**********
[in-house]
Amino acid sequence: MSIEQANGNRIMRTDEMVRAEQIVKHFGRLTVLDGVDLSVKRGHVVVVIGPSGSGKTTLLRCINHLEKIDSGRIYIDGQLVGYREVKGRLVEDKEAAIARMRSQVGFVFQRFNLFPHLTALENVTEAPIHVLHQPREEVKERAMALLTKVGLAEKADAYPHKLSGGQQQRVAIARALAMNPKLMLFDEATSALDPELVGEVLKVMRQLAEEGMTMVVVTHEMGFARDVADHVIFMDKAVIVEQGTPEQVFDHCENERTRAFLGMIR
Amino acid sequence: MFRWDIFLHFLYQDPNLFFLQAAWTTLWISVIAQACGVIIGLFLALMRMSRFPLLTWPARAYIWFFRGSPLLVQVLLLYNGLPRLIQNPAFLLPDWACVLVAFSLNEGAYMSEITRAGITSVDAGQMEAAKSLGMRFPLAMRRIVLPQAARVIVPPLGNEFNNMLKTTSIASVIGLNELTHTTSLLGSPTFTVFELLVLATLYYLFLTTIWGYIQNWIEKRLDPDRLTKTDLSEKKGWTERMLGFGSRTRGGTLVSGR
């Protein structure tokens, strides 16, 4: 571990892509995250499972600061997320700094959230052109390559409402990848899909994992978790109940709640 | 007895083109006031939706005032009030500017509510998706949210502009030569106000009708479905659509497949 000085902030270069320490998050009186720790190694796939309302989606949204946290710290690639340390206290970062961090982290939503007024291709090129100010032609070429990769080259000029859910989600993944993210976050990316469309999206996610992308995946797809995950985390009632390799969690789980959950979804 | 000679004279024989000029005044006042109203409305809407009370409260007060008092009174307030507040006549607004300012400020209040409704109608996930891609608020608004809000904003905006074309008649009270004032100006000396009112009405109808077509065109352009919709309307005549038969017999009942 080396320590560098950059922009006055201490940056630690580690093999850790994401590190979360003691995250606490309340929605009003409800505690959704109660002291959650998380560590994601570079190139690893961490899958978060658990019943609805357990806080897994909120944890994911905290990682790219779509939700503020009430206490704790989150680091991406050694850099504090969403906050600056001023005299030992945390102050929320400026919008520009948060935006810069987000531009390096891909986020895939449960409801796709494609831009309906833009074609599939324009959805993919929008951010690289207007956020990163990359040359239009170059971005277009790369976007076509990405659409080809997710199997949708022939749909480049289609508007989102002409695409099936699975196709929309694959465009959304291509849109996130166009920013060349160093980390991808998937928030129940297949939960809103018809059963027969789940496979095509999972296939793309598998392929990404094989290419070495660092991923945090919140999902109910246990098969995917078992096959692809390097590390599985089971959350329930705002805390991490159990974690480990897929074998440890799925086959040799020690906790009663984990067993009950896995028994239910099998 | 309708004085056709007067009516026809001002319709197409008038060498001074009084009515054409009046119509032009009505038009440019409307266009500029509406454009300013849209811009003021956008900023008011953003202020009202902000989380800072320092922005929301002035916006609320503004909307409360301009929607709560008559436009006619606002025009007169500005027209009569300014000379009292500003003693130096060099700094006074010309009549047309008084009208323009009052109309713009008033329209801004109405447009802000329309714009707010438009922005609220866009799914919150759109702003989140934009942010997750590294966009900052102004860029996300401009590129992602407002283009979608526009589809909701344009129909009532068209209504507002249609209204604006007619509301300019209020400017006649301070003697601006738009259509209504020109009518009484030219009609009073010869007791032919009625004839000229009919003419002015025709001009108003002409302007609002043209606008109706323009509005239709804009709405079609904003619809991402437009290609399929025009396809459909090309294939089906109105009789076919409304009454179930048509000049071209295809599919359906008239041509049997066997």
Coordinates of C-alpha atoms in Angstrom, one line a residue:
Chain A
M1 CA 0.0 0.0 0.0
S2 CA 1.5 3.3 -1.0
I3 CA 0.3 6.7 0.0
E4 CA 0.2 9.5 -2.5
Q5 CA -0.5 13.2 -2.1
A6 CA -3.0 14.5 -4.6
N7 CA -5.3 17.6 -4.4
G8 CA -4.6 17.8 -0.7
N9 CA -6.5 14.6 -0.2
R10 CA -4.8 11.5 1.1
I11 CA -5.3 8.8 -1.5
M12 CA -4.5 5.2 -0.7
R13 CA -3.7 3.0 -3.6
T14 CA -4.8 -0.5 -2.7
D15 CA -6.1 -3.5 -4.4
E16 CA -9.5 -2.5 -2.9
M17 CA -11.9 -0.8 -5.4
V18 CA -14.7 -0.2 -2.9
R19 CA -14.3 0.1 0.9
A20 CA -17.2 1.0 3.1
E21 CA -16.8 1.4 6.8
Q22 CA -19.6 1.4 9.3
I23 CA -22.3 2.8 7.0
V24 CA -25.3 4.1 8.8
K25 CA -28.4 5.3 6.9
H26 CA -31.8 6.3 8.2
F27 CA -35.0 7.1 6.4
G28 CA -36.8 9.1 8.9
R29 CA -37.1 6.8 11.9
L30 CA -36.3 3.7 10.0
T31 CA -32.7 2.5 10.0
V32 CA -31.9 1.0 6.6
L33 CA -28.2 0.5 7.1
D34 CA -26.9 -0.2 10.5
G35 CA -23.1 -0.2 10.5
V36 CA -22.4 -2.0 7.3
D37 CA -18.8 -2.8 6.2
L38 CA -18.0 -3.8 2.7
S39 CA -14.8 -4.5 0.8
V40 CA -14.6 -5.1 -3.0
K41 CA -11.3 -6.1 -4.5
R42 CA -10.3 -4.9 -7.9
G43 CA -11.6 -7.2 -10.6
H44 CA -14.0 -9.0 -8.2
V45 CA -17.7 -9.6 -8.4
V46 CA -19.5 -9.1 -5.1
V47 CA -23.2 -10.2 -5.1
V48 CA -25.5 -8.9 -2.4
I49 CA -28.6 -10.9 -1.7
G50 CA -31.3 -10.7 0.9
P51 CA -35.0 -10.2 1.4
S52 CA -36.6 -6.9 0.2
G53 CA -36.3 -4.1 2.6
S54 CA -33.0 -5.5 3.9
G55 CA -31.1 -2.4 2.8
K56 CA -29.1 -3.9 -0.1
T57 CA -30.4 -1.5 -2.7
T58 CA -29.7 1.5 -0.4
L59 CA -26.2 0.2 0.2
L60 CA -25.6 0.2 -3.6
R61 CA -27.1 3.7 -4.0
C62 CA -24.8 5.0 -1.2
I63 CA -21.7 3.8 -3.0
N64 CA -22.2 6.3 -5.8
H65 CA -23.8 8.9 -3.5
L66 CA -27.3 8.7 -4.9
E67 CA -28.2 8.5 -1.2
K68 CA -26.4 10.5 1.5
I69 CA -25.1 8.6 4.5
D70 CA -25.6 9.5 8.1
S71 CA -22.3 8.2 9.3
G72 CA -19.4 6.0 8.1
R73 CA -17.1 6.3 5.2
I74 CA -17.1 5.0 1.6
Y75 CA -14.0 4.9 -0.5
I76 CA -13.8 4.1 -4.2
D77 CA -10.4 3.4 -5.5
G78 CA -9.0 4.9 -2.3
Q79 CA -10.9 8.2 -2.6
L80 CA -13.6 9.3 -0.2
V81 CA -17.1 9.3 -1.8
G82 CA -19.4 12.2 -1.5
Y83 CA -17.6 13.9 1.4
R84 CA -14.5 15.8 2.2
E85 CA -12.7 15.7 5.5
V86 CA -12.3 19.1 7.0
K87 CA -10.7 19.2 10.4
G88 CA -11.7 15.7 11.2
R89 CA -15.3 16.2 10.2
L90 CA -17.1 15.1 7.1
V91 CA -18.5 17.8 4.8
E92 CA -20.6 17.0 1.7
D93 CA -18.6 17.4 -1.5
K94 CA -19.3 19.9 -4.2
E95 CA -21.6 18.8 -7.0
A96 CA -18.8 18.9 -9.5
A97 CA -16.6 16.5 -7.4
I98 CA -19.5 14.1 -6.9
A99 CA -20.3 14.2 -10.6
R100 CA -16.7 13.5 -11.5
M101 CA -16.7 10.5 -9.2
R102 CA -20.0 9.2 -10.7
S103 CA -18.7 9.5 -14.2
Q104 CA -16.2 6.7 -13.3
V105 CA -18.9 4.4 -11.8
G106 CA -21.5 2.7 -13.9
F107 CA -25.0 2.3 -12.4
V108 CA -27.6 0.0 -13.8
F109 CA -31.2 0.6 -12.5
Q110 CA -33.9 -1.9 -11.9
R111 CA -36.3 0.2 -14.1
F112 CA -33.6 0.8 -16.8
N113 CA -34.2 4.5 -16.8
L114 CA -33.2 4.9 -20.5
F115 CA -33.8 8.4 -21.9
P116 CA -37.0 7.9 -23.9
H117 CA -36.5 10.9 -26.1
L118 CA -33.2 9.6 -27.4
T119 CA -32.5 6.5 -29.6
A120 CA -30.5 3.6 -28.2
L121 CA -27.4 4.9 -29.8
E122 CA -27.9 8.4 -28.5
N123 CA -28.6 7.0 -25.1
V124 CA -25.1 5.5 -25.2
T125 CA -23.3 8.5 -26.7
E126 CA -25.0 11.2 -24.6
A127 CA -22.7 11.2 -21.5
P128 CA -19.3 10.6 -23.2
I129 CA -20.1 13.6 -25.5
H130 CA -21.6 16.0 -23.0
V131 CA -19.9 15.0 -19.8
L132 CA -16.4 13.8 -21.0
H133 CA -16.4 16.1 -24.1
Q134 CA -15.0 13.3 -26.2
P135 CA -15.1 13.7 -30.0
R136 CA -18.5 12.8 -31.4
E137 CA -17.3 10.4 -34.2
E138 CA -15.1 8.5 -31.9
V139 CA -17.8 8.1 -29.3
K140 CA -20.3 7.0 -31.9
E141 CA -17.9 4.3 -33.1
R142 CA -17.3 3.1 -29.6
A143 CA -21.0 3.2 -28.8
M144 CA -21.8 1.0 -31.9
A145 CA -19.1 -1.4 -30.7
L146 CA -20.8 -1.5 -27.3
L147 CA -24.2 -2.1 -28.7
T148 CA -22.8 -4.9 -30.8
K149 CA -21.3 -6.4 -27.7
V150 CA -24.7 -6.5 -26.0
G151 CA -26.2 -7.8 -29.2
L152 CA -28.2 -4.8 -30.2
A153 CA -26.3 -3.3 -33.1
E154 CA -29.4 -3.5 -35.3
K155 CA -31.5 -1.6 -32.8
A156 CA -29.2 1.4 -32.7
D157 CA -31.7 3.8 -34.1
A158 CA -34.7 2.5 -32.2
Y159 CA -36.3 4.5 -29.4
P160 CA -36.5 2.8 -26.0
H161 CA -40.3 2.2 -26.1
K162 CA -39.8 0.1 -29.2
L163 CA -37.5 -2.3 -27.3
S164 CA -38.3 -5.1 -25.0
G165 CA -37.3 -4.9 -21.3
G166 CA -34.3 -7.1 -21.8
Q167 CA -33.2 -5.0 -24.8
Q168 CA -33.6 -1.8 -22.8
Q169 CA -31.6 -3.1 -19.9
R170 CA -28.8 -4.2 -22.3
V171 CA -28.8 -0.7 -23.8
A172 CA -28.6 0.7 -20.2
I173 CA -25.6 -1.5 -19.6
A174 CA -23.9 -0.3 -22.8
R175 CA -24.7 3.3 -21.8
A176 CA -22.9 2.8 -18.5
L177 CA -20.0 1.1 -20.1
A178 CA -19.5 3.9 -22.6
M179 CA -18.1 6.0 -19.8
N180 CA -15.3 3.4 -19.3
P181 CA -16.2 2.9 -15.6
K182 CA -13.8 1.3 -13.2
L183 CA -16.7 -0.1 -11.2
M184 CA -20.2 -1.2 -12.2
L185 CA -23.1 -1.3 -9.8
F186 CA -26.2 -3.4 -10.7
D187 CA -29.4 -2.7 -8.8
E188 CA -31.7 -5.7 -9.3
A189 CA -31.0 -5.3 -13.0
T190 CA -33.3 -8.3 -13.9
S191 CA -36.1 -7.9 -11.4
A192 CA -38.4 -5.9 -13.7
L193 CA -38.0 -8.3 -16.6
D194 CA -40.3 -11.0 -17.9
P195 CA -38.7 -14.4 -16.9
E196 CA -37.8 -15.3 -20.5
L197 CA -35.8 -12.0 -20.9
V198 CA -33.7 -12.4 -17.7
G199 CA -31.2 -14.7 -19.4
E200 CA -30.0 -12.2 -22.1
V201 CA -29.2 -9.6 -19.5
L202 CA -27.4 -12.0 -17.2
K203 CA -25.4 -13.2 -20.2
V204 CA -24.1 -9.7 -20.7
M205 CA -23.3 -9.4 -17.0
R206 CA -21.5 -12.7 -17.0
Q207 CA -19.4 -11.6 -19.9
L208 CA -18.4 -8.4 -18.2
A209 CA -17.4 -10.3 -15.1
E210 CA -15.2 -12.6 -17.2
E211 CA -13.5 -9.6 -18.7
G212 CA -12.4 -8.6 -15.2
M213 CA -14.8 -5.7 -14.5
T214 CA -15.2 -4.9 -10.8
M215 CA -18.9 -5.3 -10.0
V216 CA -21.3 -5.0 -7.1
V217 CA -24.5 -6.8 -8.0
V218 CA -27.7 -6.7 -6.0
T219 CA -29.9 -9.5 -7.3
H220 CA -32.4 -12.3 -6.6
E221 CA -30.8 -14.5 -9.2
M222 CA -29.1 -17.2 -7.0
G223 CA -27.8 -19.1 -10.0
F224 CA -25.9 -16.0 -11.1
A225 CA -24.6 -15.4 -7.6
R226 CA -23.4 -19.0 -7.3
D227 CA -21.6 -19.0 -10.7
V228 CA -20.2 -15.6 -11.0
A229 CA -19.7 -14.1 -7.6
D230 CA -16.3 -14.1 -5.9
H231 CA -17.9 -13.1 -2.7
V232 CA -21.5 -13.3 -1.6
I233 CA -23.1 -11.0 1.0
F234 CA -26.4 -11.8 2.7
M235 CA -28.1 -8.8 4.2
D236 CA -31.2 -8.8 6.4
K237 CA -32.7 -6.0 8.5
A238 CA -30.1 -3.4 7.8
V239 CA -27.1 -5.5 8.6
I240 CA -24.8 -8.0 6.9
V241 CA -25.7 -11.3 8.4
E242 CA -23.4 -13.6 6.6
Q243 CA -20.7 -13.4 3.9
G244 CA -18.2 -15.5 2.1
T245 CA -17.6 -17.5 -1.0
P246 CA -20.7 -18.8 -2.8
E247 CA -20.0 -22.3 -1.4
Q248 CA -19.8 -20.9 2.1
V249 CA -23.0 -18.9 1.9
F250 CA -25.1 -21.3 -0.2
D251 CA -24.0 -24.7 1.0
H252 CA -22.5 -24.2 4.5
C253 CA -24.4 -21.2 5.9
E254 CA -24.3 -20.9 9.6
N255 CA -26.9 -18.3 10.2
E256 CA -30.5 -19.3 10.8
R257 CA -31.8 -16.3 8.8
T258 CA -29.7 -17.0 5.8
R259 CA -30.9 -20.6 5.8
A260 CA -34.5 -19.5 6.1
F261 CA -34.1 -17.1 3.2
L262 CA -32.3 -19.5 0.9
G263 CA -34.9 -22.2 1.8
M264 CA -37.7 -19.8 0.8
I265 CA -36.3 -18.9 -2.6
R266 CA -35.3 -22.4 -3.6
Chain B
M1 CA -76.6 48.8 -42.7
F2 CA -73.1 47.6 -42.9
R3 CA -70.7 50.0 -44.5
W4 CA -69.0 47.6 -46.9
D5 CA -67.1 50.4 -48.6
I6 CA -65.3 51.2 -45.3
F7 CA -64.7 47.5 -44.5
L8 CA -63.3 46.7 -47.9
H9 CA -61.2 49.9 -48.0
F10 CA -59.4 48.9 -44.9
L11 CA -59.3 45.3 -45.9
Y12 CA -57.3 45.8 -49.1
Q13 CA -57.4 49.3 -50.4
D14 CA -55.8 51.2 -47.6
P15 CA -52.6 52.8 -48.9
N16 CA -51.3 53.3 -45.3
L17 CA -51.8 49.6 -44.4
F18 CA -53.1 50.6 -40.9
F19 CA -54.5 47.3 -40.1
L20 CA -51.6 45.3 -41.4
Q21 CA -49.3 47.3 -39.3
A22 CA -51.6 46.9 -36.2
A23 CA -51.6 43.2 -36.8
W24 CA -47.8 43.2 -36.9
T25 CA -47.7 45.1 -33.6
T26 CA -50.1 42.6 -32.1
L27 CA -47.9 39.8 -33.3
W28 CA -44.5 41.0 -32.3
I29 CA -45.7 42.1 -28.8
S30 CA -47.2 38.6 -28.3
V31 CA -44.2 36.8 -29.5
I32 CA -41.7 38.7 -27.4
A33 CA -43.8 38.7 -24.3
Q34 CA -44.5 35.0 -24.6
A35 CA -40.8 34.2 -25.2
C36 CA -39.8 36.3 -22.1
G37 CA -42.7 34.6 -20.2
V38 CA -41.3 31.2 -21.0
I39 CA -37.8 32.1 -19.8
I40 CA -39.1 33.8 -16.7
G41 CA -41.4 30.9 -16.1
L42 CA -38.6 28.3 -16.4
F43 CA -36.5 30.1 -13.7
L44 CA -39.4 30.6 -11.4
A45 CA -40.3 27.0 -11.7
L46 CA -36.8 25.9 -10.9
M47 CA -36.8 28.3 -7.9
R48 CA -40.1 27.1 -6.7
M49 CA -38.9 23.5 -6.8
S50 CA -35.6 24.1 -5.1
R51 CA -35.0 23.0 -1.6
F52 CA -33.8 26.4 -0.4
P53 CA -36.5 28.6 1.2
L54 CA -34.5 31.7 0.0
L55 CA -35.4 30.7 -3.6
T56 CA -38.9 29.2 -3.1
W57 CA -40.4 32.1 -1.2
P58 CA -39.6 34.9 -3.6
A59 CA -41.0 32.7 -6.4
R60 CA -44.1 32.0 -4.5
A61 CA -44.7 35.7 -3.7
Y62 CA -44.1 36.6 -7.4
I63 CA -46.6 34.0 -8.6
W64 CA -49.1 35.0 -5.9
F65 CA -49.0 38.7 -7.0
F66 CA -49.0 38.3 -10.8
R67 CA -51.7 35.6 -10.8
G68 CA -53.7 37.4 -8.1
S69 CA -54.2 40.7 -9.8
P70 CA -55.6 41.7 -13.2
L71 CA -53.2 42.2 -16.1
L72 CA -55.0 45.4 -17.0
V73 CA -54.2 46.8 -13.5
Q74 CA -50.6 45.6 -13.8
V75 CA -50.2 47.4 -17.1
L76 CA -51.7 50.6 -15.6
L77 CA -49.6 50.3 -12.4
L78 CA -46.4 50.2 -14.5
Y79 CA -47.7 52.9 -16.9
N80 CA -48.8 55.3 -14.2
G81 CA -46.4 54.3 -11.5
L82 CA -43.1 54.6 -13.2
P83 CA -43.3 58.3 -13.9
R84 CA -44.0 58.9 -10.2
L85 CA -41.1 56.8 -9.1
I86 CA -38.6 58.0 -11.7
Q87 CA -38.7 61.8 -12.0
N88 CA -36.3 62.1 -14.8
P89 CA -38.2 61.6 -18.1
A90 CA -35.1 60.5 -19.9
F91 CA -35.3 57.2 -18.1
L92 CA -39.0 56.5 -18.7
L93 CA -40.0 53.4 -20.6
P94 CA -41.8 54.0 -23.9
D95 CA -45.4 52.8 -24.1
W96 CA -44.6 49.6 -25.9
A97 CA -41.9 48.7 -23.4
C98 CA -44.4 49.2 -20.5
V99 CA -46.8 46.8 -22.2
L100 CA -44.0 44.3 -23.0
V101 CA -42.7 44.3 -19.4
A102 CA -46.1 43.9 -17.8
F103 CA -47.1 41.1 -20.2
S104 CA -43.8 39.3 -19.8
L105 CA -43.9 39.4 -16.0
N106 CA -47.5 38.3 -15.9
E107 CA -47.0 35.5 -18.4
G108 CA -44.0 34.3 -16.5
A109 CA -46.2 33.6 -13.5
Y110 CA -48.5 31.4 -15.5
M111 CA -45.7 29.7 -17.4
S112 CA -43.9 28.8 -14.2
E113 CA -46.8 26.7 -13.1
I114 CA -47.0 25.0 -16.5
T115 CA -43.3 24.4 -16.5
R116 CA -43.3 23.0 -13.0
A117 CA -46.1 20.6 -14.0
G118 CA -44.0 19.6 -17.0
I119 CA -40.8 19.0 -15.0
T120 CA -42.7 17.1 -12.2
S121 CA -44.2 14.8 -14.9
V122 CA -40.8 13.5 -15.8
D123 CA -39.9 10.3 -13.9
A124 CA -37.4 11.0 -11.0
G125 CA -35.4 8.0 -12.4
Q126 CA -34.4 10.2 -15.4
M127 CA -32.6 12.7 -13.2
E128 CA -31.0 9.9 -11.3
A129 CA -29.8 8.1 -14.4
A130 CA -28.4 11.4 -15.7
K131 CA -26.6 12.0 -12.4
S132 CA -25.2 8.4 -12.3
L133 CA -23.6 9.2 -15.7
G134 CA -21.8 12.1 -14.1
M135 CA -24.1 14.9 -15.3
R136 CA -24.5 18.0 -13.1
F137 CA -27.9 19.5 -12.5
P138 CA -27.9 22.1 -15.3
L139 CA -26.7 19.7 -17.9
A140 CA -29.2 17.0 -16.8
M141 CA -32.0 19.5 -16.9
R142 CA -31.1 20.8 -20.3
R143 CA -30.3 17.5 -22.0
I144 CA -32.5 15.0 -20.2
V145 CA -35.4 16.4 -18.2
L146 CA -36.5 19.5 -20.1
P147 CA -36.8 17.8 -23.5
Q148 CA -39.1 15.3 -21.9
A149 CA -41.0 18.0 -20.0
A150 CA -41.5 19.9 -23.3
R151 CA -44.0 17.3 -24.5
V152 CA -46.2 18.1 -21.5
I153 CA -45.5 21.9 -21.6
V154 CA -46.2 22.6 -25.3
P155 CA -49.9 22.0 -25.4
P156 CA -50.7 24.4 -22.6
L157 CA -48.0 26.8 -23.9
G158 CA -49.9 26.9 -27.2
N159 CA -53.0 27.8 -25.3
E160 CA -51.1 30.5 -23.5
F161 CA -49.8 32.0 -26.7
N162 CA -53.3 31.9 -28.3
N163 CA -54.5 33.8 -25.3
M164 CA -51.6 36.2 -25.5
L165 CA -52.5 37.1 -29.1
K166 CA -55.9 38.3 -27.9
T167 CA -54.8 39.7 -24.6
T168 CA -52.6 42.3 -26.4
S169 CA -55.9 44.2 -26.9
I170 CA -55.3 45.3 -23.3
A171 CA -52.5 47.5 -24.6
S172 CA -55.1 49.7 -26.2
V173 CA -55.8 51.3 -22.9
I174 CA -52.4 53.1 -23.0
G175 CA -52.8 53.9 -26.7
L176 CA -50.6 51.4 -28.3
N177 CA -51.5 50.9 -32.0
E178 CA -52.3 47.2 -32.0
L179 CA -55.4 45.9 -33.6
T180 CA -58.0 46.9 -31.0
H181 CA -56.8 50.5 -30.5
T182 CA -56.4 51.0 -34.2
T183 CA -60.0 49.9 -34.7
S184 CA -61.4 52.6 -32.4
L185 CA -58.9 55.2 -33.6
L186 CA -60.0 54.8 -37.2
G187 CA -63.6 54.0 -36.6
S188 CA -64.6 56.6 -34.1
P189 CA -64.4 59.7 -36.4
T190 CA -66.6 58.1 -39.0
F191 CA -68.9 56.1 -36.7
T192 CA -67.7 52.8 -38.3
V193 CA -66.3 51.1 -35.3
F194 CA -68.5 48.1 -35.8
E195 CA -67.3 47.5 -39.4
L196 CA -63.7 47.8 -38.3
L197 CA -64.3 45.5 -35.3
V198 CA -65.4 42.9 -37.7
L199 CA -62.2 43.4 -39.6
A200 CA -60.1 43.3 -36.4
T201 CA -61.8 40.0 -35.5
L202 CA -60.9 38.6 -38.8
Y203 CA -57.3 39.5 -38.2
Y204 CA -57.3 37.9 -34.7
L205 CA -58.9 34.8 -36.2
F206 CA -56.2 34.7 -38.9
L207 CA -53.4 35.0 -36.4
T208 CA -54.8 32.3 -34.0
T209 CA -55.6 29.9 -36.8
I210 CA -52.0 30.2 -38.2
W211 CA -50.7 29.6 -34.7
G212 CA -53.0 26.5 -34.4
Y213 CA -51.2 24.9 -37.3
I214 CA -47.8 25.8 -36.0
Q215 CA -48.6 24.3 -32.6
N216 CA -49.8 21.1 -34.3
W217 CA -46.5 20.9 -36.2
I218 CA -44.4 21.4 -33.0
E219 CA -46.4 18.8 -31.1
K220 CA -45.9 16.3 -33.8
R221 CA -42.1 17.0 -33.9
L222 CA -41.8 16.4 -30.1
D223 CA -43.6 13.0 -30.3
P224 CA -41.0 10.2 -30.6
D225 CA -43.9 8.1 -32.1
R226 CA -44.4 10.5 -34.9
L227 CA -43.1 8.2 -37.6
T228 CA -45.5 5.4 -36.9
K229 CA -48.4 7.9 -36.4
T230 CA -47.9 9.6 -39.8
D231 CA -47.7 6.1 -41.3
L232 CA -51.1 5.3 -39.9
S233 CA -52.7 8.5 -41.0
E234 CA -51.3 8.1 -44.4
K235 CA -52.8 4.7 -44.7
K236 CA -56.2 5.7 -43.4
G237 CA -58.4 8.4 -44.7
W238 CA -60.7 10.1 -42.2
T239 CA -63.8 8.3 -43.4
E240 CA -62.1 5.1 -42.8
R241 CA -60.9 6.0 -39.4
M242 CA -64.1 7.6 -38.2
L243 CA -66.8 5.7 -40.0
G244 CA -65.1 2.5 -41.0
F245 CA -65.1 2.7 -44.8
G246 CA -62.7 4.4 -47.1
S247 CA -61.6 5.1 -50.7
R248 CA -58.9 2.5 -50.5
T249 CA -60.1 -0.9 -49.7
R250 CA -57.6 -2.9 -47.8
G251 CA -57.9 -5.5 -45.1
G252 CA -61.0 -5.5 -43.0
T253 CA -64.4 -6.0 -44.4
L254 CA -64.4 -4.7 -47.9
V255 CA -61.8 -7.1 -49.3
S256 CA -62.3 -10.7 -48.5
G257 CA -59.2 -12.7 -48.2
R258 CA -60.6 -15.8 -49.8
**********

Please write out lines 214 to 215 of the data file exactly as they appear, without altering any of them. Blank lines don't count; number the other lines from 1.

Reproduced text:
L208 CA -18.4 -8.4 -18.2
A209 CA -17.4 -10.3 -15.1